Jan 12, 2020

'Free game for cults': hotline disappears despite record number of phone calls

The farm in Ruinerwold. © ANP
Sects are in danger of disappearing under the radar. While the number of reports from concerned family members of potential victims rose to a record high last year, the Sektes signal reporting point disappeared. "This is absurd. Politics must stop looking away, "says professor Fokko Oldenhuis.

Sander van Mersbergen
January 6, 2020

[Google Translation]

Last year, 103 worried phone calls arrived at SektesIGN, which belonged to the same organization as Meld Misdaad Anoniem. That is a lot more than the years before, when serious reports were made every year between the sixties and eighties.

A striking number of phone calls were about mindfulness and happiness courses, which eventually degenerated into sexual and / or financial abuse of the participants. This often concerns women around 30, says Karin Krijnen, spokesperson for the organization that has since disappeared.

The task of Sektes signal was to bring serious signals to the attention of the right authorities. The hotline ceased to exist on 1 January, because the House of Representatives decided a few years ago to stop the subsidy. There will be no successor.

Just last year and in 2018, however, many  alarming signals about possible cults surfaced  . Such as ayahuasca healings in  Eersel  and  IJzendijke , where two people died. Reports of this kind of healings were regularly received by Sektesignal. A father was also found in Ruinerwold in Drenthe who had lived with his children for years in the basement of a farm. This  Gerrit Jan van D.  built a secret 'spiritual center' there.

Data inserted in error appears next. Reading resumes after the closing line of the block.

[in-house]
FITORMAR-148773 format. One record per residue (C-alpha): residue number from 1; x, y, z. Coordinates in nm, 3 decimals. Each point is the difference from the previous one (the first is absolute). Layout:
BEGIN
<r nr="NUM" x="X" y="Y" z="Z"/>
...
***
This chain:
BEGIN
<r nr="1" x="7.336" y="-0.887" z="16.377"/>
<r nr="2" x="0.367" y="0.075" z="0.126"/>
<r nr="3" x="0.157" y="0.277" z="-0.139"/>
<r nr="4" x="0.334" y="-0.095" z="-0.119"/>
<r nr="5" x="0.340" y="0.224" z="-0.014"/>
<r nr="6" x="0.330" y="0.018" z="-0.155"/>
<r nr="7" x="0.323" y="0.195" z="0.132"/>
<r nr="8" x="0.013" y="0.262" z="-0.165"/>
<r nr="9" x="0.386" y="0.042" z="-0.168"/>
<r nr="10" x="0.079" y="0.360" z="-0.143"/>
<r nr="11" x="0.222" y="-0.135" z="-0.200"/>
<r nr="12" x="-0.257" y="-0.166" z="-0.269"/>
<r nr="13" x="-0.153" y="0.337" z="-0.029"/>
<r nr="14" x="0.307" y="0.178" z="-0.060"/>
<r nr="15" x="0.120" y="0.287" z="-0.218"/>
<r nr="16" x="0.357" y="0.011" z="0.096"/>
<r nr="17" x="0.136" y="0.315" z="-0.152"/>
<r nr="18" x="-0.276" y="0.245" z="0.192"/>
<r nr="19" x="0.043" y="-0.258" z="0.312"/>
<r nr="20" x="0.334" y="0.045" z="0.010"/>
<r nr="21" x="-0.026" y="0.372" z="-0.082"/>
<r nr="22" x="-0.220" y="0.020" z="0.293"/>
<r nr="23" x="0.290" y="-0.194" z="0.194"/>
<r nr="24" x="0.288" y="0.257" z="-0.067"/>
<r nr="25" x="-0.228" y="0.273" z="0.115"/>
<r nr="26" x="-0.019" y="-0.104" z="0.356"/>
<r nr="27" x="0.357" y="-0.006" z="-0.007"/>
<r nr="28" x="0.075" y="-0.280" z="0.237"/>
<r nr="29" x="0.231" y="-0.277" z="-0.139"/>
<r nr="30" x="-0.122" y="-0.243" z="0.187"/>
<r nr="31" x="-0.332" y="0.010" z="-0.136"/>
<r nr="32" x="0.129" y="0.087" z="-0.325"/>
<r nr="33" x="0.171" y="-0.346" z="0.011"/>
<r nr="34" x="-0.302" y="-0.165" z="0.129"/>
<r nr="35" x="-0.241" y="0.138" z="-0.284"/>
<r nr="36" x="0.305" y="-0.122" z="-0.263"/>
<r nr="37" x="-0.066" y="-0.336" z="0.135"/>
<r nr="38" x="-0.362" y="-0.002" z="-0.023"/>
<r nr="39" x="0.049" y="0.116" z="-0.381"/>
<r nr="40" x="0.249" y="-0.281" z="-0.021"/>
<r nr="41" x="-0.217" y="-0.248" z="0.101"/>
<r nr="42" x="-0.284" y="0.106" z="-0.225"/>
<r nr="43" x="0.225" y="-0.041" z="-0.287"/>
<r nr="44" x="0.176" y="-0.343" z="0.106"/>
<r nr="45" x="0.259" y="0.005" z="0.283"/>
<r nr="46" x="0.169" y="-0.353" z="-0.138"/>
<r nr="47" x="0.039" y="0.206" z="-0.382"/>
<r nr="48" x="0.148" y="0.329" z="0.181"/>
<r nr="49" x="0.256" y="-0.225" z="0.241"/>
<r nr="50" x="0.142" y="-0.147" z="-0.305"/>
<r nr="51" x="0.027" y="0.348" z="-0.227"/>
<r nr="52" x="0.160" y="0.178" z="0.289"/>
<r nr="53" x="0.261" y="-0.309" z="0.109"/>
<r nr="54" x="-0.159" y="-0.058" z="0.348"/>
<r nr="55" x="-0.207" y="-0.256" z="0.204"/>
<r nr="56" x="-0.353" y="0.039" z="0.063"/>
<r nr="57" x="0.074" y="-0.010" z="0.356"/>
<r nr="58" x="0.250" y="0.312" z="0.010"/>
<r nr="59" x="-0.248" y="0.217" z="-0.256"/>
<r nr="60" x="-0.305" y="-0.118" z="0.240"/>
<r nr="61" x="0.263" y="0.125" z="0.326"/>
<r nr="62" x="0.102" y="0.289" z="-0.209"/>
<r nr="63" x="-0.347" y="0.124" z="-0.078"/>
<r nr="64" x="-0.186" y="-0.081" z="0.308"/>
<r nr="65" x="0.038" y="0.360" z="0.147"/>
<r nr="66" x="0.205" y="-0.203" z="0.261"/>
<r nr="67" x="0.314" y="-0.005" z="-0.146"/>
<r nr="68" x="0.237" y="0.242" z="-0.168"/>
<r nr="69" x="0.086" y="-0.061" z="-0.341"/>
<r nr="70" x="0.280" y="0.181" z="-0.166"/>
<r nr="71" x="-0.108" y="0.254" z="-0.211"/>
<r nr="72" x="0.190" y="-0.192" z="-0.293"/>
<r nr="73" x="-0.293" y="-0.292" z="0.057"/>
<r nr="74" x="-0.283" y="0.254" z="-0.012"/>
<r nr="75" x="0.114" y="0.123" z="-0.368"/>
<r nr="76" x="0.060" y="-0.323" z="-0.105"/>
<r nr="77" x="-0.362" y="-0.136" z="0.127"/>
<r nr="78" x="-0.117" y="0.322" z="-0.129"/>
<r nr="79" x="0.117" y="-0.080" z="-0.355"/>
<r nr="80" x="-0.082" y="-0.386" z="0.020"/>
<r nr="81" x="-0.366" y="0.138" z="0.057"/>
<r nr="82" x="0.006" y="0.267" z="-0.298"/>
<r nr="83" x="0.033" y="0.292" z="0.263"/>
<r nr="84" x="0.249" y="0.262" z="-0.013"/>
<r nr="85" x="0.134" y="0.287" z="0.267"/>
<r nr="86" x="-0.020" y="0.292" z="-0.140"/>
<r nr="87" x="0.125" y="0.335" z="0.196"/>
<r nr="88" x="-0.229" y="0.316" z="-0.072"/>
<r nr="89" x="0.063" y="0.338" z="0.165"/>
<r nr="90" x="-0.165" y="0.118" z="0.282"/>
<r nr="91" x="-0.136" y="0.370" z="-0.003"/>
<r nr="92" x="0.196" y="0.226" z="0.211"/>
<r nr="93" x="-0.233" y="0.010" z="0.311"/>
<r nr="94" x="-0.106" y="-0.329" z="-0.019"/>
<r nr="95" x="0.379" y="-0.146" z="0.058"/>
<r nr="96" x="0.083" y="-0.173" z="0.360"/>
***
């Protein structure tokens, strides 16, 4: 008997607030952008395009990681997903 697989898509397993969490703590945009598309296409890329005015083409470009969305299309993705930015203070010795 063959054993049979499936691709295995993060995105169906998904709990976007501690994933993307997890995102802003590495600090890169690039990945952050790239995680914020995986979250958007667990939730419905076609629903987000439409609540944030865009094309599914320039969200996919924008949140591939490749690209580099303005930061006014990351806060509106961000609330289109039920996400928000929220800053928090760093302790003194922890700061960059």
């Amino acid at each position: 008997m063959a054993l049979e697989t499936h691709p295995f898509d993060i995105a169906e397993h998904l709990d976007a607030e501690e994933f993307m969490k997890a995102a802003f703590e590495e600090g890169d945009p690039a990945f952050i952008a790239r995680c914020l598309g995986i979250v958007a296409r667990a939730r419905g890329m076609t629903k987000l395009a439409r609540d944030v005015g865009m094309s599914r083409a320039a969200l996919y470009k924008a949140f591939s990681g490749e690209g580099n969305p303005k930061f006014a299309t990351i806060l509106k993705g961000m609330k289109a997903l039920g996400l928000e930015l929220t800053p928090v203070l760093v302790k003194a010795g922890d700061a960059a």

To care

Experts are therefore worried. "You need an agency that monitors these kinds of movements, and rings the bell if things go wrong," says Fokko Oldenhuis, honorary professor of Religion and Law in Groningen. ,, It is absurd that there is no longer a hotline. Such an organization should actually play a greater role. Politics must take measures and stop looking away. "

Victims of sects and their relatives now have access to, for example, the police. "But if you report that people are isolated or that we think they are in control, they can't do much with that," says Krijnen. "An abuse is something other than an offense."

In order to ensure that the knowledge gained does not disappear completely, the hotline transfers a list of over 150 possible sects, including information about leaders, victims and the nature of the movement, to the Ministry of Justice and Security.

In a response, the ministry reports that the disappearance of the reporting point can be accommodated. "The files from Sektesignal show that the current set of instruments of the police, enforcers and supervisors is sufficient to effectively deal with abuses within sects."


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